Article

Adaptive modulation of antibiotic resistance through intragenomic coevolution

  • Nature Ecology & Evolution 113641369 (2017)
  • doi:10.1038/s41559-017-0242-3
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Abstract

Bacteria gain antibiotic resistance genes by horizontal acquisition of mobile genetic elements (MGEs) from other lineages. Newly acquired MGEs are often poorly adapted causing intragenomic conflicts; these are resolved by either compensatory adaptation—of the chromosome or the MGE—or reciprocal coadaptation. The footprints of such intragenomic coevolution are present in bacterial genomes, suggesting an important role promoting genomic integration of horizontally acquired genes, but direct experimental evidence of the process is limited. Here we show adaptive modulation of tetracycline resistance via intragenomic coevolution between Escherichia coli and the multidrug resistant plasmid RK2. Tetracycline treatments, including monotherapy or combination therapies with ampicillin, favoured de novo chromosomal resistance mutations coupled with mutations on RK2 impairing the plasmid-encoded tetracycline efflux pump. These mutations together provided increased tetracycline resistance at reduced cost. Additionally, the chromosomal resistance mutations conferred cross-resistance to chloramphenicol. Reciprocal coadaptation was not observed under ampicillin-only or no antibiotic selection. Intragenomic coevolution can create genomes comprising multiple replicons that together provide high-level, low-cost resistance, but the resulting co-dependence may limit the spread of coadapted MGEs to other lineages.

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Acknowledgements

We thank J. P. W. Young, V. Friman, and members of the Friman and Brockhurst laboratories for discussion and comments on the manuscript. We thank C. M. Thomas for providing pCURE plasmids. This research was supported by the Wellcome Trust four-year PhD programme (WT095024MA) ‘Combating infectious disease: computational approaches in translation science’. This work was also supported by funding from the European Research Council under the European Union’s Seventh Framework Programme awarded to M.A.B. (FP7/2007-2013 ERC grant StG-2012-311490–COEVOCON).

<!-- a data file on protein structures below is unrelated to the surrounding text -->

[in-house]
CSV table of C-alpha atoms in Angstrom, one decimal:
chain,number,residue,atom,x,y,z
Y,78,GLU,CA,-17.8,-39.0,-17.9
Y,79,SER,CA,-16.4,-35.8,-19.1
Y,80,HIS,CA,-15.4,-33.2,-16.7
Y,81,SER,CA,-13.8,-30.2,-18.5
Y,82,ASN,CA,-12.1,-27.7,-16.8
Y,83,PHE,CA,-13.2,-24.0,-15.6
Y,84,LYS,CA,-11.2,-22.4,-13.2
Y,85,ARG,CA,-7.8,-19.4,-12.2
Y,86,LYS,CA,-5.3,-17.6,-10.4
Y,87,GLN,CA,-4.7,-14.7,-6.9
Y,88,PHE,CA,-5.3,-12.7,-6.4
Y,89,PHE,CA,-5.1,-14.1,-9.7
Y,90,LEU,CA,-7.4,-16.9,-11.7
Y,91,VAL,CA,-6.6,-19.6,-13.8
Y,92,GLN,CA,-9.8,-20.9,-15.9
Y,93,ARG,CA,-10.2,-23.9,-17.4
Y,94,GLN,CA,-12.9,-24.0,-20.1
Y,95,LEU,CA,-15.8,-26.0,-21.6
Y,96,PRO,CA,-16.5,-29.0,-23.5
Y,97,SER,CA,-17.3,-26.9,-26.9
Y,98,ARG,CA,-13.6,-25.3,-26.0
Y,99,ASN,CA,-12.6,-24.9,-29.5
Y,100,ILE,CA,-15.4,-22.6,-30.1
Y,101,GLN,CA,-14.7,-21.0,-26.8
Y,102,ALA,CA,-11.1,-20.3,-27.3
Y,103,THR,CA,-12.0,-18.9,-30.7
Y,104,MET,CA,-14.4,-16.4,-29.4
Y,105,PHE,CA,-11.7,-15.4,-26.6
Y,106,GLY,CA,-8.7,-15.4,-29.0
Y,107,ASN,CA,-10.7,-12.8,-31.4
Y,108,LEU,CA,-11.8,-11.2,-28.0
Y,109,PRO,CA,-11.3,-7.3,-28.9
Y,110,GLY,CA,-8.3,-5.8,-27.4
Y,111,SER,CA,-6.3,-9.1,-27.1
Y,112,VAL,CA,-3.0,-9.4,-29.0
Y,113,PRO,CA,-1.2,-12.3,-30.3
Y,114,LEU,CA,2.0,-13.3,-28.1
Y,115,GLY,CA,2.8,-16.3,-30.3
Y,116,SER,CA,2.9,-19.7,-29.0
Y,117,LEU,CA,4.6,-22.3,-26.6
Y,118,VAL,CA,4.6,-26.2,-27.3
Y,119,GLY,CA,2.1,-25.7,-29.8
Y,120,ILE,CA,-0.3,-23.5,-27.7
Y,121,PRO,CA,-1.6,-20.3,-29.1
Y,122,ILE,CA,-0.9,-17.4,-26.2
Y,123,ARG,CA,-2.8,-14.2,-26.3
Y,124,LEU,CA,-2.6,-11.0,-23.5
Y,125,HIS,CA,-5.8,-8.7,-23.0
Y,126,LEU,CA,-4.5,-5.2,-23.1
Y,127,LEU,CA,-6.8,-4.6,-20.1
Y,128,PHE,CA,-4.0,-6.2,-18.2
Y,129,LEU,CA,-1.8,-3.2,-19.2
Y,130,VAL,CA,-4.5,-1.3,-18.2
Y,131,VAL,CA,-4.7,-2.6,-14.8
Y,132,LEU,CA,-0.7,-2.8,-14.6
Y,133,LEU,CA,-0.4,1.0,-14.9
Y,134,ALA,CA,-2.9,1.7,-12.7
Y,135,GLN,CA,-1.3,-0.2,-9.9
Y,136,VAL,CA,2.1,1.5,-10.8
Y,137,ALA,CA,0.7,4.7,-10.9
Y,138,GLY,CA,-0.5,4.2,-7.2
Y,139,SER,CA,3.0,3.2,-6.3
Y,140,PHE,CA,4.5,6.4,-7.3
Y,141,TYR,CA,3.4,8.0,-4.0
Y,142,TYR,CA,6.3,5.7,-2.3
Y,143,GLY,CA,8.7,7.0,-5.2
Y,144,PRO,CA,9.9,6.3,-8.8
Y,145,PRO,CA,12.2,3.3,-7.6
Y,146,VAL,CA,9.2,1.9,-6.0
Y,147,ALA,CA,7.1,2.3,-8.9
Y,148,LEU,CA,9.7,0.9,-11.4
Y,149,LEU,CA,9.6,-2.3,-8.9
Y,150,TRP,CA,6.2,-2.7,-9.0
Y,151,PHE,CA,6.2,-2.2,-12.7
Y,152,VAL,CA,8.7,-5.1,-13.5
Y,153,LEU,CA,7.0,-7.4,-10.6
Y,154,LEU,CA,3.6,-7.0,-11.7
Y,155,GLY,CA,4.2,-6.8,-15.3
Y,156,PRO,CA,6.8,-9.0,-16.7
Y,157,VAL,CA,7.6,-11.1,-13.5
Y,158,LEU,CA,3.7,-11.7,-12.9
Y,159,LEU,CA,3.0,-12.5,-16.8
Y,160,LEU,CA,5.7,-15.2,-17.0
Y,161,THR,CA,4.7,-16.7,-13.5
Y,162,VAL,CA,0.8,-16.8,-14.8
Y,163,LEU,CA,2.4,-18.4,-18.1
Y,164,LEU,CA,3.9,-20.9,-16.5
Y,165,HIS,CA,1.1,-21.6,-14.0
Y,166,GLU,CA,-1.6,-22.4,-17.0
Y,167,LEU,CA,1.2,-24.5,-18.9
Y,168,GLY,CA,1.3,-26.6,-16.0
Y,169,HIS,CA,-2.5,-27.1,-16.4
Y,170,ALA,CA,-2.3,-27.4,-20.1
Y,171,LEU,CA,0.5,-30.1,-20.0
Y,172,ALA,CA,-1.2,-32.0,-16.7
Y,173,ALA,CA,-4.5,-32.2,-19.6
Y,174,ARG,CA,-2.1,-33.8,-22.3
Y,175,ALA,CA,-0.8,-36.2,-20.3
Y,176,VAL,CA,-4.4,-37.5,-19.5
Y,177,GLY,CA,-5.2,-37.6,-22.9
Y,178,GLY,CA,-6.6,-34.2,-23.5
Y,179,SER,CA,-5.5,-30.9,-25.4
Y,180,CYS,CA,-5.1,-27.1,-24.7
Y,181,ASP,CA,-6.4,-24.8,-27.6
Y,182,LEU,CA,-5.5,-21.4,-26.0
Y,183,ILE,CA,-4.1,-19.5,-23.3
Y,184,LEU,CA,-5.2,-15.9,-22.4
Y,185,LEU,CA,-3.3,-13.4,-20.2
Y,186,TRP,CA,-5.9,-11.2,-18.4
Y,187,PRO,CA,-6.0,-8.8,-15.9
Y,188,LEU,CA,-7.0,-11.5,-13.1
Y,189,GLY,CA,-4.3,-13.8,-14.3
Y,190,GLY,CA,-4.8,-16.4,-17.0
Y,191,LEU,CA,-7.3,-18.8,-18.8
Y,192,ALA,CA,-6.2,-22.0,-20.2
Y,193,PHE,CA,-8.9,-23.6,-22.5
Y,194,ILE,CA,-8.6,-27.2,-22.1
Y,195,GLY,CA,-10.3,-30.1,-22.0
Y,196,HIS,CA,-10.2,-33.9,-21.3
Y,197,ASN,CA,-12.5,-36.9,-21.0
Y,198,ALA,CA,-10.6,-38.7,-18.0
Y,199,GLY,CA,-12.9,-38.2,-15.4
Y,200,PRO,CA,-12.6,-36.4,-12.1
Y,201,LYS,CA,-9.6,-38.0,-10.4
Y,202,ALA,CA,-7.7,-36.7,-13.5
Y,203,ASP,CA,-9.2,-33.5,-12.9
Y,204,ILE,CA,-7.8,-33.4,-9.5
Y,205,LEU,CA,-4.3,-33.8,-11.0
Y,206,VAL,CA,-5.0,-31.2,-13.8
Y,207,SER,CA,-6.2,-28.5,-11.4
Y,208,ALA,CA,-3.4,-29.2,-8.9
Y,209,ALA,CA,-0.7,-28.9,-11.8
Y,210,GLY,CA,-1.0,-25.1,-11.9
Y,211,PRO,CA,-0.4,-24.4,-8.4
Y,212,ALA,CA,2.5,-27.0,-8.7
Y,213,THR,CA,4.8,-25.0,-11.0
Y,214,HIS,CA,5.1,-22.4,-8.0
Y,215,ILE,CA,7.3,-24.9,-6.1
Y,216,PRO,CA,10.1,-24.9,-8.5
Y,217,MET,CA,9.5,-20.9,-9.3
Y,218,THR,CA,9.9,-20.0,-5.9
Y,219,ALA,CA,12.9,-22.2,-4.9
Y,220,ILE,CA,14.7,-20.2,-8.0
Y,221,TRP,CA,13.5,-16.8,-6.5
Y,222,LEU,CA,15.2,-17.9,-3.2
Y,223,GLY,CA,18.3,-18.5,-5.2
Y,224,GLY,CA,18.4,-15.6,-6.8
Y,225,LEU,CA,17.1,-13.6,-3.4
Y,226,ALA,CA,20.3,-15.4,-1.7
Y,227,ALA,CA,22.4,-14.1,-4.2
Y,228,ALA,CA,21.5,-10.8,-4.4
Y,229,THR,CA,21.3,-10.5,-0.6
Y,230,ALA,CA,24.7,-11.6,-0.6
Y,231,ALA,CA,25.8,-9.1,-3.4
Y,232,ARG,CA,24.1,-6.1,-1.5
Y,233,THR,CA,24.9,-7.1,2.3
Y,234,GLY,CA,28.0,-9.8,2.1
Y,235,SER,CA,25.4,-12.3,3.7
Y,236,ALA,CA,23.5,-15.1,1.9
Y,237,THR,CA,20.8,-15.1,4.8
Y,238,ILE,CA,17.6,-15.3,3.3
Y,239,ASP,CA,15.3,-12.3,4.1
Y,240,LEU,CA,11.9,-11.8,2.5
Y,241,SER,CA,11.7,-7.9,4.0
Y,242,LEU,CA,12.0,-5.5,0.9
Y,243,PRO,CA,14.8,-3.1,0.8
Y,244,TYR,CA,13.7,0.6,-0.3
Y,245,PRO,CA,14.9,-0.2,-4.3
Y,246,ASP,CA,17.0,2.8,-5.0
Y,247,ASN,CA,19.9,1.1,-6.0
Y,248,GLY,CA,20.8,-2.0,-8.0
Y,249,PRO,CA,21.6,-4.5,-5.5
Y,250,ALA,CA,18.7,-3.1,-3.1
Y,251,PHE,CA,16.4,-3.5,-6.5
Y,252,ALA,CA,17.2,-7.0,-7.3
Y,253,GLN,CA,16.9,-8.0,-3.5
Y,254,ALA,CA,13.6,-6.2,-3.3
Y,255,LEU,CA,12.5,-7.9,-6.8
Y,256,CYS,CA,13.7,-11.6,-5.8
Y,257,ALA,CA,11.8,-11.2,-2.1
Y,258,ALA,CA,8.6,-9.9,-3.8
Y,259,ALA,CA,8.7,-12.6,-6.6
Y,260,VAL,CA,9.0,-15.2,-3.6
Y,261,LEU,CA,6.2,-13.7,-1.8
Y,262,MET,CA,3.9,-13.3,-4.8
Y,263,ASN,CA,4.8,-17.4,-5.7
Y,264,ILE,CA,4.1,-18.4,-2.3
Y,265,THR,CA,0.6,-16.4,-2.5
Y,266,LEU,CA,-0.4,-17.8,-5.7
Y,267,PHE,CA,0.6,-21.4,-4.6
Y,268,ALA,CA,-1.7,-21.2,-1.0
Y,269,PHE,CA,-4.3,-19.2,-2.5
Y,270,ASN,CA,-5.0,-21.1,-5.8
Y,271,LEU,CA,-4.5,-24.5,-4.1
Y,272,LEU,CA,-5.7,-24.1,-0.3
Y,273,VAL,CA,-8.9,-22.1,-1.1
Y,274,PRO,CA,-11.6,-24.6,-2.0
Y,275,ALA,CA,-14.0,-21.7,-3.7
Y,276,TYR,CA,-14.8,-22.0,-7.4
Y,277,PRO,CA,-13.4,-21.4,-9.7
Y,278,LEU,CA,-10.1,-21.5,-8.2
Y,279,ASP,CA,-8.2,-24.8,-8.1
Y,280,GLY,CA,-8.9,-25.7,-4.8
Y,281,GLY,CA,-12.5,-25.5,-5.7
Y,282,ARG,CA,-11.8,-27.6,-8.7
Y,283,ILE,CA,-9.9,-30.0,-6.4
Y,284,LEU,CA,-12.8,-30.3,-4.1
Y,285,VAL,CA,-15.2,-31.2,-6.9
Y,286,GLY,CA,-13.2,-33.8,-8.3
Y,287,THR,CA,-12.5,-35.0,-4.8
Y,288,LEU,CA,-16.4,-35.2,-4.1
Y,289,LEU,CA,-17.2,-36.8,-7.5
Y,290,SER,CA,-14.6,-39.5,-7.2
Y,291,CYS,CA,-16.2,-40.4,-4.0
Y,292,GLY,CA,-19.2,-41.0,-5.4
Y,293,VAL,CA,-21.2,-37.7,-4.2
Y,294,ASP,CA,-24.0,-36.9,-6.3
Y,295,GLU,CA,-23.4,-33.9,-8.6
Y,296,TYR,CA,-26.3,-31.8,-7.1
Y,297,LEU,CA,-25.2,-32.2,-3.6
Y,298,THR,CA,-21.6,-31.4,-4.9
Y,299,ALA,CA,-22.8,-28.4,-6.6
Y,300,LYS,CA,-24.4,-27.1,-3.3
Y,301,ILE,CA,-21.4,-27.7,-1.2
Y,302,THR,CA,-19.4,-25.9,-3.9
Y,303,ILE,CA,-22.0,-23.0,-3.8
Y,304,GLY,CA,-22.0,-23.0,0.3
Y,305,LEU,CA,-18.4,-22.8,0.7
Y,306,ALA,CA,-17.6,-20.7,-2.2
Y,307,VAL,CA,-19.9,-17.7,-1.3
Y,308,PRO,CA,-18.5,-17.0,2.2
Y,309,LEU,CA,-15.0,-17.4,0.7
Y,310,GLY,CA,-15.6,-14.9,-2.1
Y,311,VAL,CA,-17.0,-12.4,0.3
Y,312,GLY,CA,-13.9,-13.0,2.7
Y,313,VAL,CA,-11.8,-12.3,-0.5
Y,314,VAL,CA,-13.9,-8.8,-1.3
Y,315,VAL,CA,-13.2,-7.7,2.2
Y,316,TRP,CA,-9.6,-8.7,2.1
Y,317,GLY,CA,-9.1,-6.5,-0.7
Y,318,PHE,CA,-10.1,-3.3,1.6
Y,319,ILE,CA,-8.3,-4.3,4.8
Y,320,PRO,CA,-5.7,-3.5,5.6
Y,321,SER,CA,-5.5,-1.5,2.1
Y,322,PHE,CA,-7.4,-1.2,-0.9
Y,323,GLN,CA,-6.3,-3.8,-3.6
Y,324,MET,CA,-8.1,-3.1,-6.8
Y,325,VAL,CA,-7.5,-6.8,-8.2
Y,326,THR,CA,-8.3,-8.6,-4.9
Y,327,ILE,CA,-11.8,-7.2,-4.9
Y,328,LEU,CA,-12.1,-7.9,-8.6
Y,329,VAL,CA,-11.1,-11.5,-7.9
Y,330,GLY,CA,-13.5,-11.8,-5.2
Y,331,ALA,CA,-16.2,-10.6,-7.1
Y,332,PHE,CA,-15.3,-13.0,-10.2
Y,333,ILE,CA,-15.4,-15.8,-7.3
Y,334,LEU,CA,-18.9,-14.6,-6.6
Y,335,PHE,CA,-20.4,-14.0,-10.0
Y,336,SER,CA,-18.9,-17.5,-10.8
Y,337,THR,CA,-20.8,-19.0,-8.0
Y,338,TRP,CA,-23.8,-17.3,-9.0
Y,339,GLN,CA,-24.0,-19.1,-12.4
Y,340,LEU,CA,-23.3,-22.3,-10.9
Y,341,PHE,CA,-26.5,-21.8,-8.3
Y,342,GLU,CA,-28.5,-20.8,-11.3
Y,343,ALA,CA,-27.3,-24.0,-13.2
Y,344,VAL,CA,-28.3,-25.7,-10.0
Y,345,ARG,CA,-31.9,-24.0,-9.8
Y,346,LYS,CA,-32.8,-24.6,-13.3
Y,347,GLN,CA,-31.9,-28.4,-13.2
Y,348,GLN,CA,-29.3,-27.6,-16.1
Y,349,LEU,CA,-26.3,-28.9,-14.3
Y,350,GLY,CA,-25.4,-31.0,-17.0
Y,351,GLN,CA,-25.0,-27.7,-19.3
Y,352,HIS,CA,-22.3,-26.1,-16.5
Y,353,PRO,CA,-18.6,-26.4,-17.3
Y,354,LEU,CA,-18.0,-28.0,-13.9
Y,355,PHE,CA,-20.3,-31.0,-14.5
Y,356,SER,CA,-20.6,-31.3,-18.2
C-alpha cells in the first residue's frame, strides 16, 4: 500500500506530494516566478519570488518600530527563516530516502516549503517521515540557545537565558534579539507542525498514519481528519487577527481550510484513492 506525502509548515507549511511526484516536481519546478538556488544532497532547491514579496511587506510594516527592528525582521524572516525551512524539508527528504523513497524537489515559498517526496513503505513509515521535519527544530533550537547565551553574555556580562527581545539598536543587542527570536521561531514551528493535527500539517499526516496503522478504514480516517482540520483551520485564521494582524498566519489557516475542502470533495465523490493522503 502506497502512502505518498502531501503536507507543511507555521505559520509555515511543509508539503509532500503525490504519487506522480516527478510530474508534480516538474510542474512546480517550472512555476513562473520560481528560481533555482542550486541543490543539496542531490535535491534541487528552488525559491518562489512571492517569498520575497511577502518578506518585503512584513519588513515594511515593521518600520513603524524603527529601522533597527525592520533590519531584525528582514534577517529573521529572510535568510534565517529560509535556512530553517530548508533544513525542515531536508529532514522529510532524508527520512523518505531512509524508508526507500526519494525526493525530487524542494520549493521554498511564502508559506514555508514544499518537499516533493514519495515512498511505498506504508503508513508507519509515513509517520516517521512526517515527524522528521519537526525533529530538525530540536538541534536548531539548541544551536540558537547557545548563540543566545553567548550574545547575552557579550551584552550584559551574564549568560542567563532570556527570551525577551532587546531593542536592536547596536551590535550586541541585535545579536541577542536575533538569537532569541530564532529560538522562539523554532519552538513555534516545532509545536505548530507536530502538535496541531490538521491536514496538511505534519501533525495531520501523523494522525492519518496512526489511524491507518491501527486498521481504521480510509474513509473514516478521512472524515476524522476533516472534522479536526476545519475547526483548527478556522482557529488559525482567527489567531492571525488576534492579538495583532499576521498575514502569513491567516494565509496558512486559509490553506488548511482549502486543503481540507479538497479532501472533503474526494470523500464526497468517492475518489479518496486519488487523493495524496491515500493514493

Author information

Affiliations

  1. Department of Biology, University of York, York, YO10 5DD, UK

    • Michael J. Bottery
    •  & A. Jamie Wood
  2. Department of Mathematics, University of York, York, YO10 5DD, UK

    • A. Jamie Wood
  3. Department of Animal and Plant Sciences, University of Sheffield, Sheffield, S10 2NT, UK

    • Michael A. Brockhurst

Authors

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Contributions

M.A.B. and A.J.W. supervised the project. M.J.B. performed the experiments and analysed the data. All authors contributed towards the design of the study and wrote the manuscript.

Competing interests

The authors declare no competing financial interests.

Corresponding author

Correspondence to Michael A. Brockhurst.

Electronic supplementary material

  1. Supplementary Information

    Supplementary Figures 1–8

  2. Supplementary Table 1

    Genomic variations observed in response to experimental evolution